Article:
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Tech talking to each other essential for future

Holly Spangler Climate FieldView app on screen
TWO TECHNOLOGIES TALK: Climate FieldView can now share data seamlessly with Claas Telematics using a Claas app. Experts hope it is the sign of more collaborations to come.
Hi-Tech Farming: Bayer and Claas set an example for how technologies can work together.

You can now connect Climate FieldView and Claas Telematics through the Claas application programming interface, or API. That enables easy data exchange for field-specific, site-specific documentation.

You may not have Climate FieldView from Bayer or Claas equipment. But this achievement is still important to you. It signals the fact that companies recognize these vital technologies must be able to talk to each other, or at least work seamlessly with each other, in the future. It’s the key to ensuring vital information about the previous year’s yields and site-specific yield differences can be available at your fingertips for decision-making purposes.

How important is it? Remember when Allis-Chalmers used the snap-coupler system for implements, and International Harvester had its own two-point attachment system? Finally, everyone standardized around the three-point hitch. Until they did, if you owned various brands of equipment, it wasn’t always easy to hook and go. Think of this new era of cooperation as seeking the three-point-hitch standardization of the 1960s. Visit climate.com/bayer-plus and claasofamerica.com.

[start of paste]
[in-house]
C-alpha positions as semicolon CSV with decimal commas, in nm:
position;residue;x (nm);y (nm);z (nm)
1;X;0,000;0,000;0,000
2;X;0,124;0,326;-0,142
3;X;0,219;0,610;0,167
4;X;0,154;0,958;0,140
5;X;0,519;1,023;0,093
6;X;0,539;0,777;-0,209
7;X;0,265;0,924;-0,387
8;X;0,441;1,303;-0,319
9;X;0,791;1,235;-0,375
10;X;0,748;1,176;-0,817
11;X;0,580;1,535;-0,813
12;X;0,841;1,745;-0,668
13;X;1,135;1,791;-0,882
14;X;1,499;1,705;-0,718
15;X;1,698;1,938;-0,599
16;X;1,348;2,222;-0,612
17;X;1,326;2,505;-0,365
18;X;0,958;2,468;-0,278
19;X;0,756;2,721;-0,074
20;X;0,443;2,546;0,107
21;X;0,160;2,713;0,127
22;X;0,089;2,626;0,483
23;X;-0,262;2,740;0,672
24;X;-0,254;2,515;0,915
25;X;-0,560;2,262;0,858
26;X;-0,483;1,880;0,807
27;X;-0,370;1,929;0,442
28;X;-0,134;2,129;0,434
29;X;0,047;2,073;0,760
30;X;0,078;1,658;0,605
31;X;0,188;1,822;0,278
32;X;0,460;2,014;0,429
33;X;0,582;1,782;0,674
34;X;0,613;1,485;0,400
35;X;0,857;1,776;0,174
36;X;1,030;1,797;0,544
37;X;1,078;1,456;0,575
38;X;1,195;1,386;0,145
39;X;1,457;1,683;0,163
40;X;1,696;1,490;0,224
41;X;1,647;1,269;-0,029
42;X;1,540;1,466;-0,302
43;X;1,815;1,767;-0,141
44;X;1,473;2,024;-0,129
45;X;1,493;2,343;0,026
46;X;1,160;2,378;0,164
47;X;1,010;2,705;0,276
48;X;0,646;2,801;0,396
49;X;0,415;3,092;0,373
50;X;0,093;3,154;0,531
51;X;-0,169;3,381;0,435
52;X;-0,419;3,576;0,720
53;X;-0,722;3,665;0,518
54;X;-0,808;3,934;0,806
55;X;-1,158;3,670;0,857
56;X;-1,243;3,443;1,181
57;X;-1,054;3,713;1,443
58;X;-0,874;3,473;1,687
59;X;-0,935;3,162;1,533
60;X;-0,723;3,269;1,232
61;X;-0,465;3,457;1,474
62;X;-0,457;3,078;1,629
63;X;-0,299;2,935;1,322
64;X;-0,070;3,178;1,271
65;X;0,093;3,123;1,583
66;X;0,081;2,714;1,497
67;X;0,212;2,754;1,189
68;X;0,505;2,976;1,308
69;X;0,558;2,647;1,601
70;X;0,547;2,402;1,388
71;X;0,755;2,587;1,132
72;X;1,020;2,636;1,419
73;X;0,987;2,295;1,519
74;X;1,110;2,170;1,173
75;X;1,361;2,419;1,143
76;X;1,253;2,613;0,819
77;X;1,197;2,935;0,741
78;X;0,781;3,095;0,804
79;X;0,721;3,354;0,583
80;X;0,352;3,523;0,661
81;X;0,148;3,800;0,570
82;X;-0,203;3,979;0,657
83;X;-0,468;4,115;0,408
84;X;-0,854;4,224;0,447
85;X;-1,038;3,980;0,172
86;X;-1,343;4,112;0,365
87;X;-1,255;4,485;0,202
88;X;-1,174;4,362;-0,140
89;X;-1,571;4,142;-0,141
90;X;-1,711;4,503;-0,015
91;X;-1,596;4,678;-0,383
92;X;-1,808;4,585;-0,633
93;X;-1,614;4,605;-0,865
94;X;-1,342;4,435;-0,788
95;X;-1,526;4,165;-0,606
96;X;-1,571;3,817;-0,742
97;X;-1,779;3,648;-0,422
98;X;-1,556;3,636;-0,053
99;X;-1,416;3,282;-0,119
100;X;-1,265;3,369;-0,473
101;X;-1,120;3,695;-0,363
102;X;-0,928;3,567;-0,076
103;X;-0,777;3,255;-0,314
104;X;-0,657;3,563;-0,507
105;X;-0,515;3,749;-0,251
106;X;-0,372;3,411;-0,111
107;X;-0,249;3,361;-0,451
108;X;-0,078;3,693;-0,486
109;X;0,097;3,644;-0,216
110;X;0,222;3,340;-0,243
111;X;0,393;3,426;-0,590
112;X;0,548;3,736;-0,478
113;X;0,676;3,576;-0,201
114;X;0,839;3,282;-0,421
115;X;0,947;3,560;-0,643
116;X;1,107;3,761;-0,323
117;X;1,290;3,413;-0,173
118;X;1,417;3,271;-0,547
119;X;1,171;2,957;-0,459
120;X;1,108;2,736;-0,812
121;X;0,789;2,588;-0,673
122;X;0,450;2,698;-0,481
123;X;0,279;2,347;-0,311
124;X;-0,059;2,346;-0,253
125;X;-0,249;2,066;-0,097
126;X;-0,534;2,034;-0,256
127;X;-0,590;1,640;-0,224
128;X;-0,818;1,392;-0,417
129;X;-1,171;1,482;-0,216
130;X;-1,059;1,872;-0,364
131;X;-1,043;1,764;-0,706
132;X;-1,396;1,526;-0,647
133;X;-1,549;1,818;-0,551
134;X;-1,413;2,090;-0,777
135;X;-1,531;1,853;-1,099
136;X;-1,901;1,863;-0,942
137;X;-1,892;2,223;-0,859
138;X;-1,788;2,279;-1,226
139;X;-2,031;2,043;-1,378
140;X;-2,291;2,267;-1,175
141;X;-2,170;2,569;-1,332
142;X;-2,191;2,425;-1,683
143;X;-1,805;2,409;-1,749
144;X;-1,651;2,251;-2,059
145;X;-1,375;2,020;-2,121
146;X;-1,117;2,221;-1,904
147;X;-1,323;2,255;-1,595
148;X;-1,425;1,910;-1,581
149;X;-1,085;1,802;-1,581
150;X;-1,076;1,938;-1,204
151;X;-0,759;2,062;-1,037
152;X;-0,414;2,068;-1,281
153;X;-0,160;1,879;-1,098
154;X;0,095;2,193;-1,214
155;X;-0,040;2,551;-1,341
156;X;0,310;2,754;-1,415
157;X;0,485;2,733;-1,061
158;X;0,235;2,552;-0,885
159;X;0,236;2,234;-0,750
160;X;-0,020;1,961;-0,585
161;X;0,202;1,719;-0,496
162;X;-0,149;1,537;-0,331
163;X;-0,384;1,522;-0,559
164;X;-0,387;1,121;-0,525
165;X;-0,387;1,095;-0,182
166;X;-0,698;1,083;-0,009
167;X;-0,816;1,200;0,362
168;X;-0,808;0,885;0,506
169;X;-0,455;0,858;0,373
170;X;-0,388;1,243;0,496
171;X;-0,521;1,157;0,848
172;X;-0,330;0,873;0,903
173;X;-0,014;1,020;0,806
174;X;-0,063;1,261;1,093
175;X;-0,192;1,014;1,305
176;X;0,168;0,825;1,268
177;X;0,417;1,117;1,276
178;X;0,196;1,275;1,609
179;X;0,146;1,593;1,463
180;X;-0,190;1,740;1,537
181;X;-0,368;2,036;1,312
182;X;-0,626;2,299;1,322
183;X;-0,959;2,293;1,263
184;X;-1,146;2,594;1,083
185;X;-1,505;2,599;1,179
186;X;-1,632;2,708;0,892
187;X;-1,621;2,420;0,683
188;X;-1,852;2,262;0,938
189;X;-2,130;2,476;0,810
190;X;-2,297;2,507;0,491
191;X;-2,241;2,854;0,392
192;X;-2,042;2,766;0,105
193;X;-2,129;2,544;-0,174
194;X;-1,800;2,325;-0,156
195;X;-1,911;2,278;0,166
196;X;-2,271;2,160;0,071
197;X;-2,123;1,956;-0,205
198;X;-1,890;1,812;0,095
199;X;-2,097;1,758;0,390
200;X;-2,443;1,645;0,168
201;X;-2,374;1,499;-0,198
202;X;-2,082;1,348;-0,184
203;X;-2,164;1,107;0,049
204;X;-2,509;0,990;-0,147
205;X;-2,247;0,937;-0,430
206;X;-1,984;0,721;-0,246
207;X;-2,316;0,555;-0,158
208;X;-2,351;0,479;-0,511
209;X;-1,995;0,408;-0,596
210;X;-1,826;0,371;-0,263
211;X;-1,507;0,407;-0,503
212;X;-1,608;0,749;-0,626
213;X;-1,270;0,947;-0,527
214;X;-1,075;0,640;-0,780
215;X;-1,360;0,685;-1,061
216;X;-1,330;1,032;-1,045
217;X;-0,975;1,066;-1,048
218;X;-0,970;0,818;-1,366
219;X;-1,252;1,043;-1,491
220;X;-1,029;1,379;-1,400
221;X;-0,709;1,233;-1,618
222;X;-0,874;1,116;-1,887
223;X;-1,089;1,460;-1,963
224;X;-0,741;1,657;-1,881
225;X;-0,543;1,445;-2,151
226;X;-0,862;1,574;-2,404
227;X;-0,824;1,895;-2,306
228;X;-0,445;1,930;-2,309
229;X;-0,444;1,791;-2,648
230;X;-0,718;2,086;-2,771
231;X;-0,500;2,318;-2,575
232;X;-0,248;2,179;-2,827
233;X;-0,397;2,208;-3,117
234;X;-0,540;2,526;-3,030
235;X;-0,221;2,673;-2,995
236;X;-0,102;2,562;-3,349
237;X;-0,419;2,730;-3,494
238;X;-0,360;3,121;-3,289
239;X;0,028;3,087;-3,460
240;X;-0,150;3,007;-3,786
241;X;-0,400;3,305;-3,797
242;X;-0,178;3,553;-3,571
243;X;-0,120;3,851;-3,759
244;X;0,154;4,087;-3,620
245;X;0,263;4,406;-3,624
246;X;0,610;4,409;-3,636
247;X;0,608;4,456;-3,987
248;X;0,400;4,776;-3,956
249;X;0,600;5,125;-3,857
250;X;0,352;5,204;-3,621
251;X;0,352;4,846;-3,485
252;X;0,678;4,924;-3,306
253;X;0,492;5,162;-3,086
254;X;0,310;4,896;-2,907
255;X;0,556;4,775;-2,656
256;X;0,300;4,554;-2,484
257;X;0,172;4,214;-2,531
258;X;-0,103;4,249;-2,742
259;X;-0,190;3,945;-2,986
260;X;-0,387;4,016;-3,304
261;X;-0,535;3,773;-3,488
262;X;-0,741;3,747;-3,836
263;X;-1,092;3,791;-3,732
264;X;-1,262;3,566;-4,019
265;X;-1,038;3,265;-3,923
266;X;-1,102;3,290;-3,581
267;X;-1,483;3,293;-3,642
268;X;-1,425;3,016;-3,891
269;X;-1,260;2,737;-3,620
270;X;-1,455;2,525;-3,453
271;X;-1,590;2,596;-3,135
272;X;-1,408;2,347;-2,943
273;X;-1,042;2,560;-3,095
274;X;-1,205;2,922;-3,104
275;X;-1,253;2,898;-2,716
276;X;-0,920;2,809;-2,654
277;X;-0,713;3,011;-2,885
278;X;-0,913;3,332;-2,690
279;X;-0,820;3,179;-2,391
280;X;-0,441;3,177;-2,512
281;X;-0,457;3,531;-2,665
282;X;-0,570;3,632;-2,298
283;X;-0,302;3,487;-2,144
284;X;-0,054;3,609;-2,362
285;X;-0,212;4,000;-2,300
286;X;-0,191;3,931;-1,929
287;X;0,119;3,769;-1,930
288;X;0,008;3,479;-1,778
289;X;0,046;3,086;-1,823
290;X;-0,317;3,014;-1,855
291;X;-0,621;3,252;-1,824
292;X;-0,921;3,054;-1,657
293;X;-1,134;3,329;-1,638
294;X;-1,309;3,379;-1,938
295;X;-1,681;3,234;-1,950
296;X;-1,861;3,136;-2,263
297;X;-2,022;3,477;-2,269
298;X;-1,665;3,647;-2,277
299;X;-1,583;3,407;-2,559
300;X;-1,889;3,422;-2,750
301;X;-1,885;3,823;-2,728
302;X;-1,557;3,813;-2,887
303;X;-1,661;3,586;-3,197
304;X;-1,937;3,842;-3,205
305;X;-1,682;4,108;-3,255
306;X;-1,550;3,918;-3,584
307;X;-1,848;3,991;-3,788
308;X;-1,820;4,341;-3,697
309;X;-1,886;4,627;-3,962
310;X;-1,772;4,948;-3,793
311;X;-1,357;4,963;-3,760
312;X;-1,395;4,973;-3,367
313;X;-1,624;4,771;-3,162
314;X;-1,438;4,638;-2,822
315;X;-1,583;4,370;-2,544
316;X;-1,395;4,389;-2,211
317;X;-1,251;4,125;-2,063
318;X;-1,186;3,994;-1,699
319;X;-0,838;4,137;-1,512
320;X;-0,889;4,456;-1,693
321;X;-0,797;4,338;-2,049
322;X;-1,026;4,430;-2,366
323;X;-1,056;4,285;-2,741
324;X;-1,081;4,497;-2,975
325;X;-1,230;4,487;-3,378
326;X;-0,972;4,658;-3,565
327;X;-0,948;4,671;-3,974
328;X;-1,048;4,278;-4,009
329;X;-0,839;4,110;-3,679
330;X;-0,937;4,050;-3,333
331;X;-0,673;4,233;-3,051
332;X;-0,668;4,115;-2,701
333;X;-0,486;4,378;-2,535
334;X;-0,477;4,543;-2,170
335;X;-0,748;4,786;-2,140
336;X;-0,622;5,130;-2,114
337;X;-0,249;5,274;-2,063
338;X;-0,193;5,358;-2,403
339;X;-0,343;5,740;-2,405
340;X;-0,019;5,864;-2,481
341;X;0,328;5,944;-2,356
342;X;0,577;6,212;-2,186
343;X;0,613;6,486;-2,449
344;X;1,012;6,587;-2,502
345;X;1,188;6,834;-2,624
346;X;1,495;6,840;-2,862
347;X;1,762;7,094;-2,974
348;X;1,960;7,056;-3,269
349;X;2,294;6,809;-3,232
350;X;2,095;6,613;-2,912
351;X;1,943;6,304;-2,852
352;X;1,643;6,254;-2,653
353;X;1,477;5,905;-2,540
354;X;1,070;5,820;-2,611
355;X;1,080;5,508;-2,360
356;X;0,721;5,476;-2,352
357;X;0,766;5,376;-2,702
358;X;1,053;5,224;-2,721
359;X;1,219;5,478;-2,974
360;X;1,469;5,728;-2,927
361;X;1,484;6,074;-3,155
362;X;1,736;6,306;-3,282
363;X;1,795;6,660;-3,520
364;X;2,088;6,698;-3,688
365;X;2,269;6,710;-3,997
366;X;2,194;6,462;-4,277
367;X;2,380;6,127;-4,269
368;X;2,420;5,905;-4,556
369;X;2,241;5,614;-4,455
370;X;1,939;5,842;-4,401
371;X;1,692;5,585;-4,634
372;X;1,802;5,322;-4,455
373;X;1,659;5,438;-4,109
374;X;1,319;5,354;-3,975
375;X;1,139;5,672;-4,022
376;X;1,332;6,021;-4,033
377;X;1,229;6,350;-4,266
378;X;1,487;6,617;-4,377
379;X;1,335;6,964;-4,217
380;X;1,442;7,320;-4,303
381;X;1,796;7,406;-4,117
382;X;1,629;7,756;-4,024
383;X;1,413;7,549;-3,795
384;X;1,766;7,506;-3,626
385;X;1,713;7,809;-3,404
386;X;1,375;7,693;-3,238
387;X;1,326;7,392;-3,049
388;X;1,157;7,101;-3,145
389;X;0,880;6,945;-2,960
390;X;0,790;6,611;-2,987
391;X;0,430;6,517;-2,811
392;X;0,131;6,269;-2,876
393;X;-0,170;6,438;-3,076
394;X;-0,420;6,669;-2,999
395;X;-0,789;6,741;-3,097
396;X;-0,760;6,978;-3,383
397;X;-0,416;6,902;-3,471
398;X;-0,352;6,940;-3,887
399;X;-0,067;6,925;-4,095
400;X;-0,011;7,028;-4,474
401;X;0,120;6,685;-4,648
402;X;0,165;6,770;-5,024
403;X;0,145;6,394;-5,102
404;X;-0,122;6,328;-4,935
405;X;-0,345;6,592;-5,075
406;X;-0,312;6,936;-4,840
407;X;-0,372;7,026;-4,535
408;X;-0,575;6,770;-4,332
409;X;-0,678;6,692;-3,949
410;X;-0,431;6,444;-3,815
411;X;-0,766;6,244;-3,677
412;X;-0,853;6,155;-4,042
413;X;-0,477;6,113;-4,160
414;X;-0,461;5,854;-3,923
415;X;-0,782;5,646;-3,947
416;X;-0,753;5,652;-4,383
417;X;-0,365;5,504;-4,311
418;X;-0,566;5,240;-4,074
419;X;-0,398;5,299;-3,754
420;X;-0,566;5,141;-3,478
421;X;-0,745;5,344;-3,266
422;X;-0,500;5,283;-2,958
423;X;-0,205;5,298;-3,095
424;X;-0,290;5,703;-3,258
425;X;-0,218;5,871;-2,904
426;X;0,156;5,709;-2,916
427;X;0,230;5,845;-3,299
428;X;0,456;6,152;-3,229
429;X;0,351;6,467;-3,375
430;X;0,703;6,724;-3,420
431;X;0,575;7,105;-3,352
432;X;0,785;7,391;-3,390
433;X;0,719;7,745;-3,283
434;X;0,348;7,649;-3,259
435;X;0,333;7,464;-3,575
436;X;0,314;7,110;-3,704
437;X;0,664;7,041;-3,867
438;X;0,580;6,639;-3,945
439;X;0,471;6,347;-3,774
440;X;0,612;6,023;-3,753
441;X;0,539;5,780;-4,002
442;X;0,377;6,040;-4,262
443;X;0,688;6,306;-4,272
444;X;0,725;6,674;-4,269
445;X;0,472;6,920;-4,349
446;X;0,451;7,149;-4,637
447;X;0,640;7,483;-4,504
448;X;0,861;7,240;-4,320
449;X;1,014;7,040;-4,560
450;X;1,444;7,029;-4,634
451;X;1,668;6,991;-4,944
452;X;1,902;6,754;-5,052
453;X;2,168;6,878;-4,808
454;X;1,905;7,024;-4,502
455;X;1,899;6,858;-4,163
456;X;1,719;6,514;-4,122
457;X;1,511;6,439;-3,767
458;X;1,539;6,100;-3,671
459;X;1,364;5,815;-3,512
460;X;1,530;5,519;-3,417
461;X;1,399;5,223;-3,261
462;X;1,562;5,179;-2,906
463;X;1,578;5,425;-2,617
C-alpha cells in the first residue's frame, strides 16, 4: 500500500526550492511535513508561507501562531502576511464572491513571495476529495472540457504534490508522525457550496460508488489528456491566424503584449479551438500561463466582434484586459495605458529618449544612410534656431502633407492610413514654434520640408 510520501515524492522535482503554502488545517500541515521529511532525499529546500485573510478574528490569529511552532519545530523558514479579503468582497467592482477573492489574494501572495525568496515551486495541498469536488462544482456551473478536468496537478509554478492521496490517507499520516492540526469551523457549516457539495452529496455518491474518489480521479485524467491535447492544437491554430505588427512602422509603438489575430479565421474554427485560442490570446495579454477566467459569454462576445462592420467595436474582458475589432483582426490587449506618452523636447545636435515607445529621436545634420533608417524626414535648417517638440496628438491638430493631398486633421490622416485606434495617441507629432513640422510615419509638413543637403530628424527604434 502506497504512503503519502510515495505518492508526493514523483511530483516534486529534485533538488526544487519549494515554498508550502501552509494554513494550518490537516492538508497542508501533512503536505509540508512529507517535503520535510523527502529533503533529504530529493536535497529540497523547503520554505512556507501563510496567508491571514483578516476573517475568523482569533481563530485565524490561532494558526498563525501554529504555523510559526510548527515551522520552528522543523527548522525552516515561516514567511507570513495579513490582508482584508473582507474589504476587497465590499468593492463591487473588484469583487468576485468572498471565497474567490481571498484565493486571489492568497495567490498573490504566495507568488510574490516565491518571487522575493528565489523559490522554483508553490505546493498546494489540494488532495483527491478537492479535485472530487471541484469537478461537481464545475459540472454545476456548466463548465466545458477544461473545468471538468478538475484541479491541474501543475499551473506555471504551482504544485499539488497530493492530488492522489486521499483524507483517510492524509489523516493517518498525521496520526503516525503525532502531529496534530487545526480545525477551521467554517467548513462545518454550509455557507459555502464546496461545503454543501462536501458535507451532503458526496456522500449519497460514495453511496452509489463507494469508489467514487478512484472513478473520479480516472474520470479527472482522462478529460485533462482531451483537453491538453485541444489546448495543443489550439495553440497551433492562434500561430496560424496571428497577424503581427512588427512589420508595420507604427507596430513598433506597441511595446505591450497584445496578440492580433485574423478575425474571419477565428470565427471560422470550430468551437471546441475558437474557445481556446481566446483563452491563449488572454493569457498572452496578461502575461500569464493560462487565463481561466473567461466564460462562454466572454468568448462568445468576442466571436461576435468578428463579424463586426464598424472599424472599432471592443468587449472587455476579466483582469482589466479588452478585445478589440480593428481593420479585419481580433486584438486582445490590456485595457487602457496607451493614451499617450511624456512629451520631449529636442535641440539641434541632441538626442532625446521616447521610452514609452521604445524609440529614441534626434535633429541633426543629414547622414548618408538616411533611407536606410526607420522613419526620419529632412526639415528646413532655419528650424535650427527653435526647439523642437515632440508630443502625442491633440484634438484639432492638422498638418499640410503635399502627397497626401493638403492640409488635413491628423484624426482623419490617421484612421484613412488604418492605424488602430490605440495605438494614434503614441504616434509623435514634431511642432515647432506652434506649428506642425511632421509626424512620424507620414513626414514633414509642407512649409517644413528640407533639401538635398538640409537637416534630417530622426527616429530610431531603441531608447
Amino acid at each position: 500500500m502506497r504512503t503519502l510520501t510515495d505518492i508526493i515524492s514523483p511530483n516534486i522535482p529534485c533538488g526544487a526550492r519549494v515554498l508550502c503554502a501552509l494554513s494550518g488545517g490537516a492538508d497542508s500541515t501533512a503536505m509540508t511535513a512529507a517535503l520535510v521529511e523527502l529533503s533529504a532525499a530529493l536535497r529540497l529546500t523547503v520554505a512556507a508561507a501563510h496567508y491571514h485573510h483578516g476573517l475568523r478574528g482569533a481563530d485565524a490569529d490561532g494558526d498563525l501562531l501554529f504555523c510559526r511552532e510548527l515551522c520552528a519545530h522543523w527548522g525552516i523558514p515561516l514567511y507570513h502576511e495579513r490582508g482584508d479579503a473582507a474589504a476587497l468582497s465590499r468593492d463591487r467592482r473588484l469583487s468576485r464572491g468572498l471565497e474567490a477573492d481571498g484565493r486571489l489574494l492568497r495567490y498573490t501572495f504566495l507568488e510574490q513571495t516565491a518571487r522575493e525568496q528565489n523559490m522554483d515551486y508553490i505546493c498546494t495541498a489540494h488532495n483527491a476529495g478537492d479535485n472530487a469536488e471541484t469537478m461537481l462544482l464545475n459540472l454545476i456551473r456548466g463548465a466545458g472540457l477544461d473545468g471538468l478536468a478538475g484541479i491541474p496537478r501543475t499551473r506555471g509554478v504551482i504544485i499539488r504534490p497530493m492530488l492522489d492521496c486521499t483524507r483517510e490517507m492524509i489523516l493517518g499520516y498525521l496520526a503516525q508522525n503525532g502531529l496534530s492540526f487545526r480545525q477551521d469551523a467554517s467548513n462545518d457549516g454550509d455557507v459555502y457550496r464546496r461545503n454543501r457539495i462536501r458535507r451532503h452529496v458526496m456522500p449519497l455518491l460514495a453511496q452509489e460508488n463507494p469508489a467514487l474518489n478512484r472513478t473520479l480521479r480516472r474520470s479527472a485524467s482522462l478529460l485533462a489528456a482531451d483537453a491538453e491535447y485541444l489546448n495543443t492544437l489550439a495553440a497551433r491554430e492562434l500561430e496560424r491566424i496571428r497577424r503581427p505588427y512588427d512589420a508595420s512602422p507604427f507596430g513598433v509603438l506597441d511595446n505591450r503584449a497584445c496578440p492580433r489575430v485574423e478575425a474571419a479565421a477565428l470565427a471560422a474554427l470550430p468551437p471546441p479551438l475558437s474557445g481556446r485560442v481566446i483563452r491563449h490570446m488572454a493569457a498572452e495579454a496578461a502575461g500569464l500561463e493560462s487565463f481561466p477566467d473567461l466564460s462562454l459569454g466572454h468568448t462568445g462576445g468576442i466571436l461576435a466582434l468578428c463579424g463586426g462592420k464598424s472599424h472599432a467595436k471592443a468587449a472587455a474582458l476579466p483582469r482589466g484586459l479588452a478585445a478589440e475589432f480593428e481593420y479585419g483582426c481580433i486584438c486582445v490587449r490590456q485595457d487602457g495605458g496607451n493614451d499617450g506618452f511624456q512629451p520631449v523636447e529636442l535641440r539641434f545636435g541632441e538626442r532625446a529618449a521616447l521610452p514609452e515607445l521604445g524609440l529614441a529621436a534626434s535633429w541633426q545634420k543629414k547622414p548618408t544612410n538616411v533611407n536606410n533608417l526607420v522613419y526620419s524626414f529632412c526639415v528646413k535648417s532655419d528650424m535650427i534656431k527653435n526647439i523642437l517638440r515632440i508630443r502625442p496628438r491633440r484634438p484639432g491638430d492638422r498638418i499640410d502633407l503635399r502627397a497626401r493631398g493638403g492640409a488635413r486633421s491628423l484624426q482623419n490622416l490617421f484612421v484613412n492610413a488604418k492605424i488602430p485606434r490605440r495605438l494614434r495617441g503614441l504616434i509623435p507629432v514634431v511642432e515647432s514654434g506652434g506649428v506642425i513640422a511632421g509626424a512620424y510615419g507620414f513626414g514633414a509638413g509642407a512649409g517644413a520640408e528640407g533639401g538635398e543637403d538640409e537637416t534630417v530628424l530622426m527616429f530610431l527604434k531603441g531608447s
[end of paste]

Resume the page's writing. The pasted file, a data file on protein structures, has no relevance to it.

Disease control breakthrough

Vive Crop Protection believes AZterknot fungicide will be a breakthrough for row crop ag in the U.S. EPA recently approved the fungicide, which is described as the world’s first three-way biological and chemical fungicide. It contains Reynoutria extract, a biological, plus azoxystrobin, a chemical. The key is Vive’s patented Allosperse technology, a nano-polymer technology that allows the biochemical and chemical agents to be combined and work together in one efficient product. Learn more at vivecrop.com.

More foliars and biologicals

Homestretch Harvestshield is the newest biological and nutrition product available from Meristem Crop Performance. This new product is designed to assist in stress mitigation and cell division in corn, spokespersons say. It contains polyphenols, auxins, betaines and amino acids, including arginine and tryptophan.

Meanwhile, the company introduced Excavator, a biological product aimed at helping cornstalks break down faster after harvest. The company says the product is a blend of six proprietary microbes and can lead to quicker release of nutrients held in stalks. Visit meristemag.com.

New seed treatment

Nufarm introduces Precinct seed treatment, recently approved by the EPA. It is labeled to control downy mildew, Pythium spp. and phytophthora on crops, including corn, soybeans and cotton. Developers say it moves systematically into plants and is less prone to leaching or soil binding than some competitors. Visit nufarm.com/uscrop.

Precision ag help

Agco is piloting a new service it calls Precision Ag Line, or PAL. It’s designed to connect customers to precision ag technical experts via a phone call or text message. It covers all of Agco’s brands, including Challenger, Fendt, Gleaner, Massey-Ferguson and Precision Planting, even when an implement of these brands is used with equipment from another manufacturer. PAL leverages the AgriSync platform to ensure a seamless experience for growers, dealers and technicians by helping streamline access to the service. Visit agcocorp.com.

Scouting on steroids

Ceres Imaging, a California-based, high-tech company, uses artificial intelligence to elevate management strategies for farmers. It recently announced a partnership with Evergreen FS, Bloomington, Ill., to collaborate on research and product development on dryland crops. Ceres will deploy proprietary technology in remote sensing and AI for integration with cutting-edge scouting and agronomic services offered by Evergreen FS. Visit ceresimaging.net and evergreen-fs.com.  

 

TAGS: Crops
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